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Motivation in historical perspective

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Describes the historical development of psychological theory and research about motivation.

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Motivation in historical perspective

  1. 1. 1 Motivation & Emotion Motivation in historical perspective James Neill Centre for Applied Psychology University of Canberra 2017 Image source: https://commons.wikimedia.org/wiki/File:Olympic_schedule_(Competitions)_ancient_Pentathlon.svg
  2. 2. 2 Recap of Lecture 1  Key questions: Why do we do what we do, feel what we feel, and how can this be changed?  Motivation and emotion have a common etymological and theoretical root – to move  Motivation is a dynamic process which combines the internal motive status (needs, cognitions, and emotions) and external environmental context to give energy and direction to motivation as indicated by behaviour, engagement, neurological and physiological activations, and self-report.
  3. 3. 3 Framework for understanding and studying motivation Based on Reeve (2015, Figure 1.4, p. 16) Antecedent conditions ● Environmental events ● Social contexts Motive status Energising, directing, and sustaining: • Behaviour • Enagement • Brain activity • Psychophysiology • Self-report Changes in life outcomes: • Performance • Achievement • Learning • Adjustment • Skill, talent • Well-being Needs Cognitions Emotions
  4. 4. 4 The Power of Motivation: Crash Course Psychology #17 https://www.youtube.com/watch?v=9hdSLiHaJz8https://www.youtube.com/watch?v=9hdSLiHaJz8 0:00 - 6:04 mins
  5. 5. 5 Motivation in historical perspective Reading: Reeve (2015), Ch 2, 28-50
  6. 6. 6 Outline Based on Reeve (2015, Ch 2, p. 28)  Philosophical origins  Grand theories ● Will ● Instinct ● Drive  Rise of mini-theories ● Active nature of the person ● Cognitive revolution ● Socially relevant questions  Contemporary era  Brief history of emotion study
  7. 7. 7 Philosophical origins of motivational perspectives Based on Reeve (2015, Ch 2, pp. 29-30) Ancient Greeks (Socrates, Plato, and Aristotle) suggested a tripartite model: • Appetitive (physiological) • Competitive (social) • Calculating (thinking) Descartes: • Passive (biological impulses) • Active (will) Dualistic model: • Body (irrational, impulsive) • Mind (rational, intelligent)
  8. 8. 8 History of motivation (Overview) Based on Reeve (2015, Ch 2, pp. 28-46) 1. Will 2. Instinct 3. Drive 4. Incentive, Arousal, Discrepancy Rise of mini-theories • 1977 – 1st dedicated journal: “Motivation and Emotion” Contemporary era • 1990s reemergence of motivation • 2004 – M&E 1st taught at UC 1. Will 2. Instinct 3. Drive 4. Incentive, Arousal, Discrepancy Rise of mini-theories • 1977 – 1st dedicated journal: “Motivation and Emotion” Contemporary era • 1990s reemergence of motivation • 2004 – M&E 1st taught at UC •Freud’s Drive Theory •Hull’s Drive Theory •Active nature of the person •Cognitive revolution •Applied socially relevant research •Darwin, James, McDougall •Ancient philosophers, Descartes Grand theoriesGrand theories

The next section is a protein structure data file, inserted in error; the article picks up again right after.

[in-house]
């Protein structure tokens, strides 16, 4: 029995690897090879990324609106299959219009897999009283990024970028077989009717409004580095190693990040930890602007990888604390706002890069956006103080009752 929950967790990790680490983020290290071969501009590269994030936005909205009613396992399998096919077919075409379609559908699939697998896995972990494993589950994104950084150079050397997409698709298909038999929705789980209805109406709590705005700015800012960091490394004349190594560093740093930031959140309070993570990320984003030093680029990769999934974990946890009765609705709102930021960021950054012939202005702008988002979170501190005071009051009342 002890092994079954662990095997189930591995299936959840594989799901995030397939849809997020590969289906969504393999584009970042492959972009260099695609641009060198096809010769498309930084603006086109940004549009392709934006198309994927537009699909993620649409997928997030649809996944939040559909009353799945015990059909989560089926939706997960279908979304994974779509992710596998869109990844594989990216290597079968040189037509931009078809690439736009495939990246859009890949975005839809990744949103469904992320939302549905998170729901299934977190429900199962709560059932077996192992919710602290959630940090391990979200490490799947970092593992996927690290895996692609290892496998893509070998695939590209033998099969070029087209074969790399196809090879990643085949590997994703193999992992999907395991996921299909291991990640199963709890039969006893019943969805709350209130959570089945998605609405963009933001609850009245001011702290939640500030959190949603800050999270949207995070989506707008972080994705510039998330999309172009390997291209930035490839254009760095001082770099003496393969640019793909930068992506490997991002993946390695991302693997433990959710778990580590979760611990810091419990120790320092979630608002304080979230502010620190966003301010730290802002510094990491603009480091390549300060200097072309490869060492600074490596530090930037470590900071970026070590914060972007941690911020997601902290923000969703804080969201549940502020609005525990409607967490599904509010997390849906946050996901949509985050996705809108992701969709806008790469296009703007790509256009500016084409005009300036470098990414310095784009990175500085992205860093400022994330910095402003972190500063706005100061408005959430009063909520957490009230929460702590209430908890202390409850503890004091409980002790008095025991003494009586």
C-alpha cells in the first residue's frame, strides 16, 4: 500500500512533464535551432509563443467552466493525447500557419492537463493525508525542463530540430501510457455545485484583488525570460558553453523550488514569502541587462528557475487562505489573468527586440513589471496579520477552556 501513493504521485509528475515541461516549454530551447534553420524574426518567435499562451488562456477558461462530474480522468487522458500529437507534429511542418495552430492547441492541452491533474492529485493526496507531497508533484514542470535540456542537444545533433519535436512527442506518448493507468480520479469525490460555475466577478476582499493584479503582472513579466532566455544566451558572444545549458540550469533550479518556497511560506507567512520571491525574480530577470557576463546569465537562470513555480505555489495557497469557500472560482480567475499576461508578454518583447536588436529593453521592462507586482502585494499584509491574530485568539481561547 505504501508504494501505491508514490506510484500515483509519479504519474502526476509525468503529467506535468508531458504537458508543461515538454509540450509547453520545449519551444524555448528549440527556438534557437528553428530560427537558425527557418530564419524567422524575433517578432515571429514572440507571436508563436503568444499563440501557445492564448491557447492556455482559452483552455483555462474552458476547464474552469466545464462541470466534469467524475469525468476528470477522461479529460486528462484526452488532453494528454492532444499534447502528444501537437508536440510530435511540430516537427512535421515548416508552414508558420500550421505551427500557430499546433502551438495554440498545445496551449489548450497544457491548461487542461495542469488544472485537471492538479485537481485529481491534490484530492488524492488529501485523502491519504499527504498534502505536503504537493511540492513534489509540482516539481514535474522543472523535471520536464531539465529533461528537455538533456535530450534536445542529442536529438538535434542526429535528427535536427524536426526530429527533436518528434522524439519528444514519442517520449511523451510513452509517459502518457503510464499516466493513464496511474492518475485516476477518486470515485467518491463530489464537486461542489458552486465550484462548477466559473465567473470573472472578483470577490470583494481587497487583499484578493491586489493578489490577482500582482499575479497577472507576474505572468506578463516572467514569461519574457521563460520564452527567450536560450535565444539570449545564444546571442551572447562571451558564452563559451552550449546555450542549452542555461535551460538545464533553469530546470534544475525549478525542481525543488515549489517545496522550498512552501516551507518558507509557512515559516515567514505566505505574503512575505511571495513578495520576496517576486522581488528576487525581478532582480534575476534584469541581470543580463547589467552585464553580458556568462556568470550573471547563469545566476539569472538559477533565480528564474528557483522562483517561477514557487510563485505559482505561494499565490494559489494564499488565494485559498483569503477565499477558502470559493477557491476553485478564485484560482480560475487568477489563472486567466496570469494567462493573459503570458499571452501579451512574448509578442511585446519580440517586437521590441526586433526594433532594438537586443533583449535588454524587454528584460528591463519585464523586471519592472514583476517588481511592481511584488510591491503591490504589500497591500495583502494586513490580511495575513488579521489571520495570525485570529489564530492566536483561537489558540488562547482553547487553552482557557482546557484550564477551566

9. 9. 9 Grand theories of motivation Based on Reeve (2015, Ch 2, pp. 30-36) All-encompassing theories that seek to explain the full range of motivated action - why we eat, drink, work, play, compete, fear certain things, read, fall in love, etc. Ancient philosophers understood motivation within two themes: Ø Bodily desires: Primitive, impulsive, biological, and reactive. Ø Mind (the will): Good, rational, immaterial, and active. Physiological analysis of motivation by focusing on the mechanistic. The appeal of instinct doctrine was its ability to explain unlearned behaviour that had energy and purpose (i.e., goal-directed biological impulses). Behaviour is motivated to the extent that it served the needs of the organism and restores a biological homeostasis. Your body does not want to be thirsty, hungry, in pain, or horny etc. Will Instinct Drive
  10. 10. 10 Freud's drive theory Based on Reeve (2015, Ch 2, Figure 2.1, p. 34) A bodily deficit occurs (e.g., blood sugar drops & a sense of hunger emerges). The intensity of the bodily deficit grows & emerges into consciousness as a psychological discomfort, which is anxiety. Seeking to reduce anxiety & satisfy the bodily deficit, the person searches out & consumes a need satisfying object in the environment (e.g., food). If the environmental object successfully satisfies the bodily deficit, satisfaction occurs & quiets anxiety, at least for a period of time. Source Impetus Object Aim
  11. 11. 11 Hull's drive theory s Er = s Hr x D x K strength of behaviour strength of habit drive incentive Based on Reeve (2015, Ch 2, p. 35)